Some parents bring their children to be baptized as infants and small children and some choose to wait until their children are older and can decide for themselves that they would like to be baptized.  Some churches have infant dedications and then practice believers’ baptism.  Some churches invite godparents to stand with the candidate for baptism and others invite sponsors.  Some churches require godparents to be members of their church and others do not.  Some churches allow parents to choose if they even want godparents or not.  Some baptisms take place around a font or basin where water is splashed or poured on the candidate and some take place in a larger body of water where candidates are submerged.

My point is this – I do not think there is a right or wrong way to baptize.  Do we have our way of doing it here, at RCC?  Of course we do.  But I think the important thing to remember is that we are all worthy, both to be baptized and to baptize.  And, as the Body of Christ, we are called to welcome anyone to the font so that they can feel the redemptive powers of those living waters, so that they, too can be claimed as God’s children and called beloved.

Like I said, I have been thinking a lot about baptism this week, particularly as I began to work with the Deacons to prepare a policy for RCC that outlines not only our own process for baptizing, but also what we believe baptism means.  And I want to close out my sermon this morning by sharing something I wrote as an introductory.

Baptism is one of the two sacraments we recognize at the Rehoboth Congregational Church (the other is Holy Communion).  We believe that baptism is an outward and visible sign of the grace of God.  It both God’s gift and our response to that gift.  It is a tangible act where we use water to symbolize the cleansing of our sins and the emergence of a new life in Christ.  It is a sacred moment where we not only welcome an individual into our church and community of faith, but we also where bear witness to the life-changing truth that, just like when Jesus was baptized and the spirit of God descended like a dove and God said, “This is my Son, the Beloved, with whom I am well-pleased,” we are all claimed as God’s own children when the waters of baptism touch us and that God loves each and every one of us.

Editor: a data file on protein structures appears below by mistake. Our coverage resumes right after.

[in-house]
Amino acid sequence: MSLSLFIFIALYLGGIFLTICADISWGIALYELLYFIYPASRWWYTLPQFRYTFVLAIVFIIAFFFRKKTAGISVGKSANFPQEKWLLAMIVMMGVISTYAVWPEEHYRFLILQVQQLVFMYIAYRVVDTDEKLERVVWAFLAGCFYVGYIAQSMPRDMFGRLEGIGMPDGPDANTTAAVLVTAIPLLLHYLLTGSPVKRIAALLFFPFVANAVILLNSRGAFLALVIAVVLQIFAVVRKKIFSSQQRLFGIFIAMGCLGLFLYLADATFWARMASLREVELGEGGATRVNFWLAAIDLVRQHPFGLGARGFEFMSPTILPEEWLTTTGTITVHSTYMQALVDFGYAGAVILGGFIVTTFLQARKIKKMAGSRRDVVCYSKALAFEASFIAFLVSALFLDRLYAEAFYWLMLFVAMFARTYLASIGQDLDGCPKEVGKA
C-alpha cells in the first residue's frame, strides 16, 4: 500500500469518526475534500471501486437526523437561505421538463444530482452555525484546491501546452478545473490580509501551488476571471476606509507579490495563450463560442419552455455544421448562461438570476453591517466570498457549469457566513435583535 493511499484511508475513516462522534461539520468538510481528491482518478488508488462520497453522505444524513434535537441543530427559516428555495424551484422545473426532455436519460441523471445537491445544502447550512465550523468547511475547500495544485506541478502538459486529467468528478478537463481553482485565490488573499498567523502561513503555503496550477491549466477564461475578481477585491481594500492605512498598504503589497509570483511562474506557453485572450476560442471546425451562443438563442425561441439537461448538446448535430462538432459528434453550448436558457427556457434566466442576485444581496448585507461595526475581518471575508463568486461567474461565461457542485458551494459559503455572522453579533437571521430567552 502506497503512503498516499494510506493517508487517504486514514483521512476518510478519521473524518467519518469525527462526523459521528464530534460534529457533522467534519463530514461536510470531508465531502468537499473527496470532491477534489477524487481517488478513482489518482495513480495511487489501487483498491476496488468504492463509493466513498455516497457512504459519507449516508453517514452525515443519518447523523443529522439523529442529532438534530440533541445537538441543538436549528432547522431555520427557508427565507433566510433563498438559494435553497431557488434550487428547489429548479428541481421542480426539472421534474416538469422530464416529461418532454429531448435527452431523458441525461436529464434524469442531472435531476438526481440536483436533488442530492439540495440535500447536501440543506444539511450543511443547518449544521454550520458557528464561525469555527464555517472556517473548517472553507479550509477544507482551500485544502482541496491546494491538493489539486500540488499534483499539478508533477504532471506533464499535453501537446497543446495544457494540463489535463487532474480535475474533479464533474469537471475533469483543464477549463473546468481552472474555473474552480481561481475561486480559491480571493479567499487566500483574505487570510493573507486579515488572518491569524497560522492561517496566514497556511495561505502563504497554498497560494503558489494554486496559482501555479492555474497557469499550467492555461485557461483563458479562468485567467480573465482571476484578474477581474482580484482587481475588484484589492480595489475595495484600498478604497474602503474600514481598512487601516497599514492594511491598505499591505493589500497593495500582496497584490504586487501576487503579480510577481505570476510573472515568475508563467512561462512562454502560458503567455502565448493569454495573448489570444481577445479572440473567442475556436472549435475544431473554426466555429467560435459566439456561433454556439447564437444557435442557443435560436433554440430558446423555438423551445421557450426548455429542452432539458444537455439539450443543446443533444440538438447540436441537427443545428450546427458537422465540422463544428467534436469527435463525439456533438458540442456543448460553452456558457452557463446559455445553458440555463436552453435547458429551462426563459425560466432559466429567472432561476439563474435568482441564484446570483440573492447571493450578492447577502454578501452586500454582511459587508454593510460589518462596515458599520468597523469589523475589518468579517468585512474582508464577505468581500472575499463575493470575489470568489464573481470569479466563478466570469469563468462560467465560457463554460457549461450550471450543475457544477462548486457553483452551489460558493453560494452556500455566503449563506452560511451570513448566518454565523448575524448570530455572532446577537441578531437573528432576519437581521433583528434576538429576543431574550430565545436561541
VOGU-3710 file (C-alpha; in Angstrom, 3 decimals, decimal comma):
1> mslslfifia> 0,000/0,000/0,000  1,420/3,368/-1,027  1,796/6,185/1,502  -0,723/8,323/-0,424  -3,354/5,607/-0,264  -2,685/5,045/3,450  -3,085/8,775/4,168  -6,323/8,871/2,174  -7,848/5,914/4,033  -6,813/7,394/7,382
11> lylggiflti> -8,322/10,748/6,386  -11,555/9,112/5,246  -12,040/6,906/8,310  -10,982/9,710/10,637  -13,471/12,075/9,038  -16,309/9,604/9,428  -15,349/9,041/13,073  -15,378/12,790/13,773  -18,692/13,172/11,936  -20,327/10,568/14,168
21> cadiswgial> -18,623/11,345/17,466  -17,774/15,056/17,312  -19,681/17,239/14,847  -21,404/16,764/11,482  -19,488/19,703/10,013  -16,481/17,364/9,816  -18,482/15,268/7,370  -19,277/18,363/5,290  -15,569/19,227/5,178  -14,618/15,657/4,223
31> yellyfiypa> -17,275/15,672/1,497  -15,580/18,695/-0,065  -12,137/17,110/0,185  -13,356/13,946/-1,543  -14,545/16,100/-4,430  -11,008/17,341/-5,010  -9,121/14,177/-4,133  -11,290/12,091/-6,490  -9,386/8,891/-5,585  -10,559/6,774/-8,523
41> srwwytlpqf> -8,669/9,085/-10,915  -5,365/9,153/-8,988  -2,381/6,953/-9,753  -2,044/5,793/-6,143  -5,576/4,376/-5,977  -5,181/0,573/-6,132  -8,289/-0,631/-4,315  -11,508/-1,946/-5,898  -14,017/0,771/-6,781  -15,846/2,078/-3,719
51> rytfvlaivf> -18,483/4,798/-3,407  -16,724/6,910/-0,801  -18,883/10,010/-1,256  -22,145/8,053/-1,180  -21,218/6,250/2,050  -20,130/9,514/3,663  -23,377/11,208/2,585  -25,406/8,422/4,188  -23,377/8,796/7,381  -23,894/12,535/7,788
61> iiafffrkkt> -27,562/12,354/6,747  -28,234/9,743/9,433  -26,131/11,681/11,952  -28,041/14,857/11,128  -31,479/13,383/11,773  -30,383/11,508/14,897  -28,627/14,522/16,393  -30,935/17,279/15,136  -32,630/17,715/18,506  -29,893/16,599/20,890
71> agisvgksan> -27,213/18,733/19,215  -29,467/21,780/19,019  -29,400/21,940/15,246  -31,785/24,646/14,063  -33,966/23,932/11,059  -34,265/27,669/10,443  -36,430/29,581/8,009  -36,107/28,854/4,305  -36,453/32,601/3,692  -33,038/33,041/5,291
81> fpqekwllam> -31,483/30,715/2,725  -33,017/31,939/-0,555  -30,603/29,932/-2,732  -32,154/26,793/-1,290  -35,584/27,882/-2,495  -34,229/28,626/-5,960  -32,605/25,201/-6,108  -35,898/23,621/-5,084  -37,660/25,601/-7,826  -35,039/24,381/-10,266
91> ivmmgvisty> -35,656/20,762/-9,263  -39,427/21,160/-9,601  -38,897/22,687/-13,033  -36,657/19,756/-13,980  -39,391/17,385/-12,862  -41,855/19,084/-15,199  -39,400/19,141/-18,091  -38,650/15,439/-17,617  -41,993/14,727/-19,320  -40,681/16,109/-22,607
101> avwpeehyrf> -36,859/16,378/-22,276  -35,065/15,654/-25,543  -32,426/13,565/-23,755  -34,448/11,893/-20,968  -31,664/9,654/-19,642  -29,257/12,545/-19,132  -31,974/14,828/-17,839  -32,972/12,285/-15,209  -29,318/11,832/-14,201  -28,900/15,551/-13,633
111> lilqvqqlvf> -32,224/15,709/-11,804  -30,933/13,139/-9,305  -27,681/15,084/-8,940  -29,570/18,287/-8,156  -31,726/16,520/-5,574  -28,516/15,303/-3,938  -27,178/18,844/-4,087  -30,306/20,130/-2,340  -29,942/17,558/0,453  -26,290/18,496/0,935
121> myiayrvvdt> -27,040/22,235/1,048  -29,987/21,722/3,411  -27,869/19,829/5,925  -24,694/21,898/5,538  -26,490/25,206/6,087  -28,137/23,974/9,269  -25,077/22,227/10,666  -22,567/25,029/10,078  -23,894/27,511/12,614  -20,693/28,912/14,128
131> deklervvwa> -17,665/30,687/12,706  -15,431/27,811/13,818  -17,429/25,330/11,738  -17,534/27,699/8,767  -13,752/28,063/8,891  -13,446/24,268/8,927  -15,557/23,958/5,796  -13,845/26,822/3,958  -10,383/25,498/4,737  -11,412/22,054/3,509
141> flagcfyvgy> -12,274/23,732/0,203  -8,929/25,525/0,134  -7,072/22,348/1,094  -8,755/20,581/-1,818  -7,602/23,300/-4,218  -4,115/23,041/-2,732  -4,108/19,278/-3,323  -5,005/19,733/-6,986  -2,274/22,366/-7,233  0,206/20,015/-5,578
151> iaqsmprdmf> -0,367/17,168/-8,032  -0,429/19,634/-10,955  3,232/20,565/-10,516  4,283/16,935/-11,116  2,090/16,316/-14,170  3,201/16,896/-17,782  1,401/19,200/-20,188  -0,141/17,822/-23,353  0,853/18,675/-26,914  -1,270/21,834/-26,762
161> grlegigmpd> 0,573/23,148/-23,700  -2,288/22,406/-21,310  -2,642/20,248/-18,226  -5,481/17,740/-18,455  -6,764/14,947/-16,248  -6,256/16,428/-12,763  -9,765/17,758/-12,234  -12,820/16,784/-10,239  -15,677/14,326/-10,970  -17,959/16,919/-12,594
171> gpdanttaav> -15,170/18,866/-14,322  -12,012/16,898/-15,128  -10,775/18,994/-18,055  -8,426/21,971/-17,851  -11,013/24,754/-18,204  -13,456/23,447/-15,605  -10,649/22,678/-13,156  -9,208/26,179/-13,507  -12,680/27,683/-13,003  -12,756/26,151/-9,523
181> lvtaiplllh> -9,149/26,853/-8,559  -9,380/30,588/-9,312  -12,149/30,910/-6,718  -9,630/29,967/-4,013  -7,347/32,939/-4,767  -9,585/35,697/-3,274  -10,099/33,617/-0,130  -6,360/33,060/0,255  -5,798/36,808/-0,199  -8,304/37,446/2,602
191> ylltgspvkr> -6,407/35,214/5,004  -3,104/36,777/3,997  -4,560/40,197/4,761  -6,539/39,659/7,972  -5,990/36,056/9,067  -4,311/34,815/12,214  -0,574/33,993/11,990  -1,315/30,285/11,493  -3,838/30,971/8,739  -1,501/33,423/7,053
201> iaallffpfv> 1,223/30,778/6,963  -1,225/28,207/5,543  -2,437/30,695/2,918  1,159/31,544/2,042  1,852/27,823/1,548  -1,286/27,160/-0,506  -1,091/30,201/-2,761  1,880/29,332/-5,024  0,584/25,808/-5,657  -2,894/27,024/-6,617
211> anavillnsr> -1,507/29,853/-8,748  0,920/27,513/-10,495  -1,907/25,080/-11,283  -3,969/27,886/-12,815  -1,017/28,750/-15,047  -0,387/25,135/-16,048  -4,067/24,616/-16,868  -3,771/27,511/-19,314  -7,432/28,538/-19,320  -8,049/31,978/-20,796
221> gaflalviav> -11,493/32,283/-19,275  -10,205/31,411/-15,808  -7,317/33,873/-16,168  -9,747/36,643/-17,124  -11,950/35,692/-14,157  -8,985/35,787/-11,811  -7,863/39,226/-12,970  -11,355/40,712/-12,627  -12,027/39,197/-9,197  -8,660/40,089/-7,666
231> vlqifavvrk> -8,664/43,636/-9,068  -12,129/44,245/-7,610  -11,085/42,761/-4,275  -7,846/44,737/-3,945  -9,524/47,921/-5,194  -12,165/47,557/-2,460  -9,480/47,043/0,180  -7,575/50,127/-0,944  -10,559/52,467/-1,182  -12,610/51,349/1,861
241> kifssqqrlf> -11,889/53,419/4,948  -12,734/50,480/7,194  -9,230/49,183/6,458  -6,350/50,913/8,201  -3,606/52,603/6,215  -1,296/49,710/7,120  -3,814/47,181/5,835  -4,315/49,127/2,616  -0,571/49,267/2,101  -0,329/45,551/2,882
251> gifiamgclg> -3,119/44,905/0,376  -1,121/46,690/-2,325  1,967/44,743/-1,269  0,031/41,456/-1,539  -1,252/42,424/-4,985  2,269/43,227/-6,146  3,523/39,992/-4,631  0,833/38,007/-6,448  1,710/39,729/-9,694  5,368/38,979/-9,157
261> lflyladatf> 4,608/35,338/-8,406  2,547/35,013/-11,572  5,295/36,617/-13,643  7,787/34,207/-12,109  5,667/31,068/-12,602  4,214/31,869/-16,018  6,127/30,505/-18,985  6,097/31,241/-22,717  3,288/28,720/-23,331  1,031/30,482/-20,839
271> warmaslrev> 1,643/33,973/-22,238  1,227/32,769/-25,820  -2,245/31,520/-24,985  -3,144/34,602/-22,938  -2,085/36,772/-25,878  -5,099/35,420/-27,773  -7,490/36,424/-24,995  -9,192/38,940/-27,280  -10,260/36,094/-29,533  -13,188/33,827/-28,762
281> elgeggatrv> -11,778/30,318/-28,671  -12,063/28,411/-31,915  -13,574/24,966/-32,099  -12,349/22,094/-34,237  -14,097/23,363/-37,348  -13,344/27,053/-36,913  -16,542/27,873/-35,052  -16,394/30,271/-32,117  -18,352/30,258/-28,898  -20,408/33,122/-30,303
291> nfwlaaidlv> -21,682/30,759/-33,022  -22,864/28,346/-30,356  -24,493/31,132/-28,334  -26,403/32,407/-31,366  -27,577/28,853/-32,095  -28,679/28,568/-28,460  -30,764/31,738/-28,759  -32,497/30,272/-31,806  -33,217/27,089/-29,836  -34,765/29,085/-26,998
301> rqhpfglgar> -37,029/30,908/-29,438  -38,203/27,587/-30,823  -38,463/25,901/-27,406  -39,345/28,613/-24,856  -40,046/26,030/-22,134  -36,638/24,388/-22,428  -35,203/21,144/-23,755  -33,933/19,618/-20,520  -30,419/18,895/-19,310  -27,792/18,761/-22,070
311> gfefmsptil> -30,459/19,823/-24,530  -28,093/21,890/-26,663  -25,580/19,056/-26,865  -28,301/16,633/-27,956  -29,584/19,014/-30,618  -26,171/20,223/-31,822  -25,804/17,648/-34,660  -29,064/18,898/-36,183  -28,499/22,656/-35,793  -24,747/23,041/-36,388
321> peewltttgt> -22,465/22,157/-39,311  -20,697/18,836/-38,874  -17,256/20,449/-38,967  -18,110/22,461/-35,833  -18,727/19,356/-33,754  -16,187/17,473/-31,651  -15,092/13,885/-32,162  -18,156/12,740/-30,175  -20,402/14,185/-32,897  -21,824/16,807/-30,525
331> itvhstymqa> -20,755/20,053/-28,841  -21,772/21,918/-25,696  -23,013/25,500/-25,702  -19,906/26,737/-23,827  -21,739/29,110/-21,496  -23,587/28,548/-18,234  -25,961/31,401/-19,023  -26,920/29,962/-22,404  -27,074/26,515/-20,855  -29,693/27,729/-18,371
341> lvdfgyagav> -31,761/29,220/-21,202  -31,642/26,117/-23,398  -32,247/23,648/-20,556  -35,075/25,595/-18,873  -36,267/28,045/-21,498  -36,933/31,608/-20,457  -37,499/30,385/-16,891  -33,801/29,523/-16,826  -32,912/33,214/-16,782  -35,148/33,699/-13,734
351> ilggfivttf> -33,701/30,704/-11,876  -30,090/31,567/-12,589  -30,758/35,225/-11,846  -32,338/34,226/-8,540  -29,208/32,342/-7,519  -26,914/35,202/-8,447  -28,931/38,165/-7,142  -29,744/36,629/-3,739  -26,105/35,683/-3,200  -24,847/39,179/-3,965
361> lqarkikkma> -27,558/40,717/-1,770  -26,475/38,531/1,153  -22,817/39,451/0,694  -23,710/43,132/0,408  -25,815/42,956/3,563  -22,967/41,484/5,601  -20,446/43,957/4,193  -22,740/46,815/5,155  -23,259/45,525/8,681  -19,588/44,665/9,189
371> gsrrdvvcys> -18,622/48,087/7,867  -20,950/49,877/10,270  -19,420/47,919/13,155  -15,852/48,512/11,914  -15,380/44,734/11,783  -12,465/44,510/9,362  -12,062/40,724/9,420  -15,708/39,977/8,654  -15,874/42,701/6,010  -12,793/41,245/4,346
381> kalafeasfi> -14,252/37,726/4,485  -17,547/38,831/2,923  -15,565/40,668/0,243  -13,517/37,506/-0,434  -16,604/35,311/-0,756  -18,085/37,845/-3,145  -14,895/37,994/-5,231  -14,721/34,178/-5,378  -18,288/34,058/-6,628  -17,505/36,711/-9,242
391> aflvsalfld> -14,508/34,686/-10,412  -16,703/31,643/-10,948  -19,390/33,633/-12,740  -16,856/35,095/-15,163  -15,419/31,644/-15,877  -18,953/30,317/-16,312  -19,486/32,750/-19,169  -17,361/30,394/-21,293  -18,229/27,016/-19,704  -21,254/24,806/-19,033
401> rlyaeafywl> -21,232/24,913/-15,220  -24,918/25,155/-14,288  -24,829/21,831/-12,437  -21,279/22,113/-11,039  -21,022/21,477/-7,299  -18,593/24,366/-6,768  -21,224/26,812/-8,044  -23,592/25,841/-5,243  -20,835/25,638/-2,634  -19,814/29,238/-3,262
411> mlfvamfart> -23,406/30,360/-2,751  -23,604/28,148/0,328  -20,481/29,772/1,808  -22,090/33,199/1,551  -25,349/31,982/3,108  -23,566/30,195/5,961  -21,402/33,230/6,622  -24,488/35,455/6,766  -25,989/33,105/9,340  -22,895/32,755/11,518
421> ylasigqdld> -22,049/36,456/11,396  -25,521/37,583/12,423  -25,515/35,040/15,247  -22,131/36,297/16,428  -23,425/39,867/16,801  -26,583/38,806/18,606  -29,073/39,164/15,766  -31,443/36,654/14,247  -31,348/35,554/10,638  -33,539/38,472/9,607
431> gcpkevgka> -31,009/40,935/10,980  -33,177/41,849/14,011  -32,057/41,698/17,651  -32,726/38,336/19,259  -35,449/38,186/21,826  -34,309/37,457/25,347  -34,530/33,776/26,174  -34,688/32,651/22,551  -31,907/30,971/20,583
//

In baptism we make a promise to the one being baptized – and, in the case of infants and young children, their parents – that we will create a space for them here, at this church to learn and grow in their faith and love and support them on their journeys.

When we remember Jesus’ baptism, we are also invited to remember our own.  And so this morning, before our time of prayer, I will bring us through a brief remembrance of baptism liturgy.  Have no fear, there will not be any spray bottles involved!  But instead I will offer a blessing from the baptismal font and invite you to use this time as you need it today …

… to remember your own baptism.

… to remember another baptism in your life that was special to you.

… to think about what it means to be baptized in the same way Christ was.

… to know that you are claimed as God’s own child and that you are beloved.

… to feel connected with the people you are sitting with in worship today.

… to feel welcomed to gather around the font, even if you have not yet been baptized yourself.

May you remember that you are worthy, that you are claimed as God’s child and that you are beloved – and that you are loved.

Thanks be to God!
Amen.

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My Affirmation Journey

Hi friends and Happy New Year!

Like so many other churches, we have adopted the “star word” tradition at RCC to coincide with Epiphany.  This is the 4th year we have done it, so my sermon is brief, as we invite people from the congregation to stand up and share their “star stories” from the year before.  Last year my word was affirmation, so I talked a little bit about that and also about star words in general.  If you didn’t get a star word and would like one, please let me know!  I’m happy to draw and send you one.

Enjoy …

***

Sarah Weaver
Rehoboth Congregational Church
Rehoboth, MA
January 5, 2020

Matthew 2:1-12

My Affirmation Journey

I have an important update.

Two years ago, I stood up here on Star Sunday and began my star story about my star word, responsibility, by saying the following:

12 months ago, I thought I would stand up on Star Sunday in 2018 and tell you all of the responsible things I did in 2017.  I thought I would tell you that I revolutionized the way I organized my house and office (which I tried to do); I thought I would tell you that I finally figured out a good system for dealing with my taxes (which I mostly did); and I thought I would tell you that I finally made a long-overdue dentist appointment (which I did not).

Well.

Three years later, I am happy to report that – mostly because of the encouragement of Jen Healy (thank you, Jen!) I finally made that dentist appointment this year.